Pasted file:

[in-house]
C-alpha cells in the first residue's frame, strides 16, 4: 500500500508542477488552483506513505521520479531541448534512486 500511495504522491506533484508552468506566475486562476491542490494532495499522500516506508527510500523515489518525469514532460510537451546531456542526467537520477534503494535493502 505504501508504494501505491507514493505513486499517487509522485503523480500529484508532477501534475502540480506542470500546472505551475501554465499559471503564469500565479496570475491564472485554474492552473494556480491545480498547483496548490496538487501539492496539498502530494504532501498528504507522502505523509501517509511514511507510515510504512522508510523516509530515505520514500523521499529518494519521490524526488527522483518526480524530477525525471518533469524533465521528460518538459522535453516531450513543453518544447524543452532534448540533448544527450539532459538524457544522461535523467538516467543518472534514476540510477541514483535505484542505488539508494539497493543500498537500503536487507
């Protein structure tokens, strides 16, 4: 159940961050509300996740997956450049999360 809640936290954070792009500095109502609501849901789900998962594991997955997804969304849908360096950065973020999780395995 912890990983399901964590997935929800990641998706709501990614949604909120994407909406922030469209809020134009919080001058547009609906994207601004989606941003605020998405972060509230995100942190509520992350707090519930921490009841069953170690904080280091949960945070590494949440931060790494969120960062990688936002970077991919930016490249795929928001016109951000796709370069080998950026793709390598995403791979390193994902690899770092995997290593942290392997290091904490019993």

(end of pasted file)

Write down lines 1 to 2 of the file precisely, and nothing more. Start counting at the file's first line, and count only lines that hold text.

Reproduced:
[in-house]
C-alpha cells in the first residue's frame, strides 16, 4: 500500500508542477488552483506513505521520479531541448534512486 500511495504522491506533484508552468506566475486562476491542490494532495499522500516506508527510500523515489518525469514532460510537451546531456542526467537520477534503494535493502 505504501508504494501505491507514493505513486499517487509522485503523480500529484508532477501534475502540480506542470500546472505551475501554465499559471503564469500565479496570475491564472485554474492552473494556480491545480498547483496548490496538487501539492496539498502530494504532501498528504507522502505523509501517509511514511507510515510504512522508510523516509530515505520514500523521499529518494519521490524526488527522483518526480524530477525525471518533469524533465521528460518538459522535453516531450513543453518544447524543452532534448540533448544527450539532459538524457544522461535523467538516467543518472534514476540510477541514483535505484542505488539508494539497493543500498537500503536487507